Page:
Although the biggest news in trucking right now is the changeover to '07-emissions-compliant engines, we're at least three or four years away from knowing what impact they will have on used truck prices. According to Terry Williams, editor of the Truck Blue Book, the data he's seen on used trucks spec'd with '02 engines indicate that low-emissions engines may not have much bearing on the price of trucks spec'd with '07 engines when they hit the used truck market.

“To date, the '02 engines [in general] have been a non-issue in terms of pricing impact on used trucks,” he says. “Though there were problems with them, they were fixed under the manufacturers' warranties on the front end, so they haven't affected overall valuations very much.”

What has affected used truck pricing, however, is the rate of specific '02 engine failures. “Failure rates of certain makes and models of '02 engines definitely impact used truck pricing,” Williams says.

“Going into 2007, however, we have a much higher confidence level in engine performance — they were tested longer, for starters — so we don't expect that same issue to recur.”

The real '07 issue for used truck buyers down the road will be the diesel particulate filters (DPF) that are required as part of the '07 emissions solution. “The first concern with DPFs is theft: they contain platinum and can be worth $3,000 and up,” says Williams. “In a market where theft of old tires is a problem, this adds a greater level of worry.”

The second concern is how you figure out where a DPF is in its life cycle. “These filters last only so long, so dealers and owners alike need to find a way to determine how close a DPF is to the end of its usable life when they take a used truck in on trade or buy one for their operation.”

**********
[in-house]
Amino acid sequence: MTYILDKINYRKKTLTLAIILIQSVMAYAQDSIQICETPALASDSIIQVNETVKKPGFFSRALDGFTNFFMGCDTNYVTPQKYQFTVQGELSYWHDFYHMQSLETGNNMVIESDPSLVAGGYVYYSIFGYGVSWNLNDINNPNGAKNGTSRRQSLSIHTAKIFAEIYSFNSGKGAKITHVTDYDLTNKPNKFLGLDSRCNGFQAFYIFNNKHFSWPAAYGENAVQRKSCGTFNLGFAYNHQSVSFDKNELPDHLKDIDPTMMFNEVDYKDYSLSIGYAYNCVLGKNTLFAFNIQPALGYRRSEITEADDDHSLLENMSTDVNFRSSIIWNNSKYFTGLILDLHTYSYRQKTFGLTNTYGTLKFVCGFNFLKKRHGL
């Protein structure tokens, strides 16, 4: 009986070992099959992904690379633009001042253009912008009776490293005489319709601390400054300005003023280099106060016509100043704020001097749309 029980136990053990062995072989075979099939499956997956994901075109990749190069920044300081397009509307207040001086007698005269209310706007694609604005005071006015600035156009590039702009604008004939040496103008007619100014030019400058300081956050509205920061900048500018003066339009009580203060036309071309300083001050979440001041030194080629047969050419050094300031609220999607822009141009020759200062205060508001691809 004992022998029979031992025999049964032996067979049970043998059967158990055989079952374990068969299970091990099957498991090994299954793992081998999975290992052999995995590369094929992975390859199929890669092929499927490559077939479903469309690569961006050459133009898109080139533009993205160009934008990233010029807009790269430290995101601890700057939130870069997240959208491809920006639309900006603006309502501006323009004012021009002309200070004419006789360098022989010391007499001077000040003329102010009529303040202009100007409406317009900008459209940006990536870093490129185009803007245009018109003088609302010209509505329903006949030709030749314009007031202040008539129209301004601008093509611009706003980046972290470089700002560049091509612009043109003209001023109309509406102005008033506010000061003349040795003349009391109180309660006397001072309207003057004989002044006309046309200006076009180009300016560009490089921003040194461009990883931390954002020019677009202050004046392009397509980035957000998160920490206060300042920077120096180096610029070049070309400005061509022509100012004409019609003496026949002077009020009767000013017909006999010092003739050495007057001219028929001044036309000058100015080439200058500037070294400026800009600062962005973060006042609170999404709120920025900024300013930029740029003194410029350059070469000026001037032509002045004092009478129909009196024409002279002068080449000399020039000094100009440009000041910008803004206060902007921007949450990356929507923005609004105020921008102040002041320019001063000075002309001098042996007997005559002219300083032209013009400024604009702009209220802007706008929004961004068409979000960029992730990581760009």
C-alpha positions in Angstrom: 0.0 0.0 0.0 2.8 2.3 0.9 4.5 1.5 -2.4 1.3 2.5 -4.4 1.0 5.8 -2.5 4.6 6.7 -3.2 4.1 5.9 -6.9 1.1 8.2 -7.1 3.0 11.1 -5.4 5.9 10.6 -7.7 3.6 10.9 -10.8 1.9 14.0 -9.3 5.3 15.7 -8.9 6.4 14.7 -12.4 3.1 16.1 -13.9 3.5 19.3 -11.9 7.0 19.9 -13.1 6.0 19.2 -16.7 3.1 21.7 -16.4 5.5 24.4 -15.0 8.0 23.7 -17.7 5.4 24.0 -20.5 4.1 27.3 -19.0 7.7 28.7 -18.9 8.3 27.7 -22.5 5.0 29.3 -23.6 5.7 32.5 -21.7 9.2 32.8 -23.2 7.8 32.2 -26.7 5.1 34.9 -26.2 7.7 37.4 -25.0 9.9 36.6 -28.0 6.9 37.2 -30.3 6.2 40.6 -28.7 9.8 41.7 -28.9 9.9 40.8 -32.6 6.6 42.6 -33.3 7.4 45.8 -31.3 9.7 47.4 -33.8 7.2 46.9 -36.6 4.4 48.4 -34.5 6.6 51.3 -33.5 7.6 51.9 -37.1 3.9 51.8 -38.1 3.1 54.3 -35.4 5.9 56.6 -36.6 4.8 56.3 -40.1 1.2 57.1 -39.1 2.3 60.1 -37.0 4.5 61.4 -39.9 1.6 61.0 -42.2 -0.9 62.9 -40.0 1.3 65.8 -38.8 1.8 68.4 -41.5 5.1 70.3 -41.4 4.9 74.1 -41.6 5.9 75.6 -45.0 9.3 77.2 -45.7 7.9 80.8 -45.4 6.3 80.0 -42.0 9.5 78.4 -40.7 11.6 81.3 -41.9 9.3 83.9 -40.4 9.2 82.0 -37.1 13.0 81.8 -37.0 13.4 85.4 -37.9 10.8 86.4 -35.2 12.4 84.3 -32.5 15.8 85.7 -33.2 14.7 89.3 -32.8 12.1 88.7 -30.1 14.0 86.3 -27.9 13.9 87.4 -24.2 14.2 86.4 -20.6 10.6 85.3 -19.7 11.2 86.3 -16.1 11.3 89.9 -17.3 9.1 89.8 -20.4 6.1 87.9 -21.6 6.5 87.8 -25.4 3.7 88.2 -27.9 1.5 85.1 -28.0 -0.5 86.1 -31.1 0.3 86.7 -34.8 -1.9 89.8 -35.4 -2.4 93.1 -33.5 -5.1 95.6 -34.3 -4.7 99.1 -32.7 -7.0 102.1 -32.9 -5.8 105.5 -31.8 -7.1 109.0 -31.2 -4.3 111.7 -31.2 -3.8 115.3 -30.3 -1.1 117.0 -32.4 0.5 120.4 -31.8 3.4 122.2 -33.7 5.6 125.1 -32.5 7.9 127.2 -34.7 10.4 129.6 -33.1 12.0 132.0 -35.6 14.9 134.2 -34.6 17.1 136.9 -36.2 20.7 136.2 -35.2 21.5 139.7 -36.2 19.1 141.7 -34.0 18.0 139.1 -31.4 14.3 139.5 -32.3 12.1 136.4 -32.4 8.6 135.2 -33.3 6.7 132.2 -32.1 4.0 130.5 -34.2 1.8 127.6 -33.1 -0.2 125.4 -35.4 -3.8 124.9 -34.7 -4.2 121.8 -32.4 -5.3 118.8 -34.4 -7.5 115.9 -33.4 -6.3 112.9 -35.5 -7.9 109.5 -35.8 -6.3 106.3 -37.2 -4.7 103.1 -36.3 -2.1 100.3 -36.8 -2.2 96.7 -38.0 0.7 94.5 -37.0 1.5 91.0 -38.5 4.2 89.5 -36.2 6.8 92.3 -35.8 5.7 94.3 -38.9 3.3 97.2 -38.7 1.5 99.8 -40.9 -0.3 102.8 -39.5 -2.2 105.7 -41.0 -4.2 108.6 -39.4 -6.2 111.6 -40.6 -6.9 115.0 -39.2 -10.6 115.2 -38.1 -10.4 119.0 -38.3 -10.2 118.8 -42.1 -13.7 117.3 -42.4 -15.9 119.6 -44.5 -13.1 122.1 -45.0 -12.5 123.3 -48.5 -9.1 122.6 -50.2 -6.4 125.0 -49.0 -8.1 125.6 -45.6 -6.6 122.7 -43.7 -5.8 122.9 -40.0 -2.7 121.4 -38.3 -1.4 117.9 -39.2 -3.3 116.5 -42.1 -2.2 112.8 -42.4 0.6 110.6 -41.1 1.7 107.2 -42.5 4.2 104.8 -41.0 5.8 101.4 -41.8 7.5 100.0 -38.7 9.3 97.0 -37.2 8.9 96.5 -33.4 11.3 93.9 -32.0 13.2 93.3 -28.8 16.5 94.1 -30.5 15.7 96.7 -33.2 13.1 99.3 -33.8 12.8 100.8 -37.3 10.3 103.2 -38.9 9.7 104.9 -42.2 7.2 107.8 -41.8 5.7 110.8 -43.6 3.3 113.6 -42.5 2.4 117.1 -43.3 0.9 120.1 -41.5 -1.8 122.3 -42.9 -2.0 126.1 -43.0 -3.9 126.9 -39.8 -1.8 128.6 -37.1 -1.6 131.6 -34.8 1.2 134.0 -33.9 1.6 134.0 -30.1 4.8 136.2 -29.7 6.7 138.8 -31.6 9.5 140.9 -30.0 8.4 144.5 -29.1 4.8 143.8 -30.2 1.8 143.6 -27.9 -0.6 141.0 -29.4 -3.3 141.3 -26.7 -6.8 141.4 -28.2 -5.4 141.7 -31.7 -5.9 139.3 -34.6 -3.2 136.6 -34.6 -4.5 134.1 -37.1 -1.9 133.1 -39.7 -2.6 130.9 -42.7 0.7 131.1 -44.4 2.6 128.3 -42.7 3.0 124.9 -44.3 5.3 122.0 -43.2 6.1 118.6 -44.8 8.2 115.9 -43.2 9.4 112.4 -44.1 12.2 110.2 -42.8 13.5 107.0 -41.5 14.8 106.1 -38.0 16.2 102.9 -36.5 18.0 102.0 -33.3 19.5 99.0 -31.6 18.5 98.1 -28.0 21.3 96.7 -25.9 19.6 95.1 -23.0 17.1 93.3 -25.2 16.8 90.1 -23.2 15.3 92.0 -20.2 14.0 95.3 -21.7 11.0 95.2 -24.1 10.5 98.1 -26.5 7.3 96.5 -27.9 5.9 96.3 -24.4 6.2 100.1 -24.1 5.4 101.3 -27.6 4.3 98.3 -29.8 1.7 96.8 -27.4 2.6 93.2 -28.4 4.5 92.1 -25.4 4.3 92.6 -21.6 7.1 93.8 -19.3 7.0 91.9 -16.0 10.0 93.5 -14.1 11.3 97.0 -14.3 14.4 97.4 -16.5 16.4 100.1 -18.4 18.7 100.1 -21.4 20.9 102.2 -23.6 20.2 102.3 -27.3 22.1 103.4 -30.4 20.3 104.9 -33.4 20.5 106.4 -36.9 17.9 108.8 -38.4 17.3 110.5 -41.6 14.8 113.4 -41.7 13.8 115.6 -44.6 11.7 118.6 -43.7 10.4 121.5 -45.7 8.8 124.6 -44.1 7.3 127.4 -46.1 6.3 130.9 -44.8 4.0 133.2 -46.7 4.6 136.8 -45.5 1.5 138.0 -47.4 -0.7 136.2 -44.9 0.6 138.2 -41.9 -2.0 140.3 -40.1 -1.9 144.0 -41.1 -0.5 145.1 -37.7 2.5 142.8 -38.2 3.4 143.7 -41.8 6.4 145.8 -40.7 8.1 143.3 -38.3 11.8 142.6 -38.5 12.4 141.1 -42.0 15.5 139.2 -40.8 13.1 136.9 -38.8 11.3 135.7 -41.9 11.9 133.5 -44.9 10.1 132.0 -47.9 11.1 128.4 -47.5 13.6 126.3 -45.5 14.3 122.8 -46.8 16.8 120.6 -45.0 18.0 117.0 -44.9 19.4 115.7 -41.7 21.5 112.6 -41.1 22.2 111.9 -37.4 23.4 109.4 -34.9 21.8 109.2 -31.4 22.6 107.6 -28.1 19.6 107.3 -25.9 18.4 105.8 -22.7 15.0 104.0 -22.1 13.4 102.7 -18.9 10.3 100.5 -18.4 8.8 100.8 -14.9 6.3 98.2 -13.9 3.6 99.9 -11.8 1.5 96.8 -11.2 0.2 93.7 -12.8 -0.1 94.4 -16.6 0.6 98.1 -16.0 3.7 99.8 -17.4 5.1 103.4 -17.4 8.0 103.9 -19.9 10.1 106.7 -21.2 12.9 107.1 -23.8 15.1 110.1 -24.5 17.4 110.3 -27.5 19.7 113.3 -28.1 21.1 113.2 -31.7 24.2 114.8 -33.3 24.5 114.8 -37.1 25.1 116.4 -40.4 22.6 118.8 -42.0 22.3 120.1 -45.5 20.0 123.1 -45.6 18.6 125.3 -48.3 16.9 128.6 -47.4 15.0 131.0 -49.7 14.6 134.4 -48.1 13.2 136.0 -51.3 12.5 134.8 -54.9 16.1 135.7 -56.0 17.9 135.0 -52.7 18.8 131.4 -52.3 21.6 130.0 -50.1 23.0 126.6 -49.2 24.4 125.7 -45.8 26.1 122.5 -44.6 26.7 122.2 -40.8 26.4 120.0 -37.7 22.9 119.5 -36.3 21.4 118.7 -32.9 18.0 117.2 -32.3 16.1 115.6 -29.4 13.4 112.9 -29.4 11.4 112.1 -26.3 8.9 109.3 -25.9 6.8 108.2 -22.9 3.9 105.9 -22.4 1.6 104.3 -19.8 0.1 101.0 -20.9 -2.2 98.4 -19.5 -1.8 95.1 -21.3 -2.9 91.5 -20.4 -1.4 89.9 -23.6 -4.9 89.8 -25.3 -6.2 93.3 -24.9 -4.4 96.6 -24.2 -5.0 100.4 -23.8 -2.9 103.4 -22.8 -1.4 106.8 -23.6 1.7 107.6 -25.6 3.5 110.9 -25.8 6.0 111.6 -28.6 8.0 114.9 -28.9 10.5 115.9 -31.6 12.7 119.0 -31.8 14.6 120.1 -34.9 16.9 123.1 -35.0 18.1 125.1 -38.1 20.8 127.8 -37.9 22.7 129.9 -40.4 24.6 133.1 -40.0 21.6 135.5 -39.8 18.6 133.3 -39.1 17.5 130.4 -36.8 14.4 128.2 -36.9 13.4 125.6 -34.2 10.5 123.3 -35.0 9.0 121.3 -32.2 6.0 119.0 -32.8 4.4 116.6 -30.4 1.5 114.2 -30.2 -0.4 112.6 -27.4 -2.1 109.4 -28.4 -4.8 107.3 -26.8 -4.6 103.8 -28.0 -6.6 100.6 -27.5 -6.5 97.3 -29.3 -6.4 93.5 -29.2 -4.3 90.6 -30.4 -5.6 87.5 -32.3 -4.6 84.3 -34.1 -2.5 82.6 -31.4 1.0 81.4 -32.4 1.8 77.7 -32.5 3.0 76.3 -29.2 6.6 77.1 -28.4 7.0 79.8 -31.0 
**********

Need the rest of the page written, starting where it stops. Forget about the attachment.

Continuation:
Of more immediate concern, Williams believes, is adjusting to the rising number of tractors with rear axles equipped with wide-base tires. “We've had nothing but good reviews of wide-base tire performance on new vehicles; the fleets using them are picking up fuel savings,” he says. “However, the acceptance of wide base tires hasn't translated to the used market yet. It costs money to change the rear axles over to accept dual wheel assemblies again, and used truck dealers don't get any core credits from turning in wide-base wheel assemblies.”

Many used truck dealers would like to get upwards of $5,000 in deductions for taking in used trucks equipped with wide-base tires, says Williams, but that's just not in the cards. “Wide base is becoming a preferred rear-axle setup for many fleets so the used market is going to forced to come to grips with this over the next three years,” he believes.

Two trends that Williams expects to continue are the growing worth of certain auxiliary power units (APUs) in terms of boosting resale value, and the sustained preference of “cowboy trucks” over sleeker aerodynamic designs among used truck buyers.

“You can still get $5,000 to $6,000 more for a ‘cowboy’ style truck — squared off edges with lots of chrome — compared to an aerodynamic model,” he says. “As fleets still predominantly spec aerodynamic models, those cowboy-styled models are going to remain in short supply, keeping values up.”

APUs are also proving to be a worthwhile investment in terms of resale value. That is, as long as they have brand recognition, are powered by diesel generators rather than the truck's batteries, and don't have a lot of hours on them when the truck is traded in or sold.

“APUs have boosted used truck residual values since 2001 and we see that continuing, depending on the quality of the unit and how many hours it has on it,” Williams says. “If it's powered by a diesel generator and is a recognized brand name like Thermo King, it'll definitely add value. But there will still be a deduction on that APU based on its total overall hours of operation.”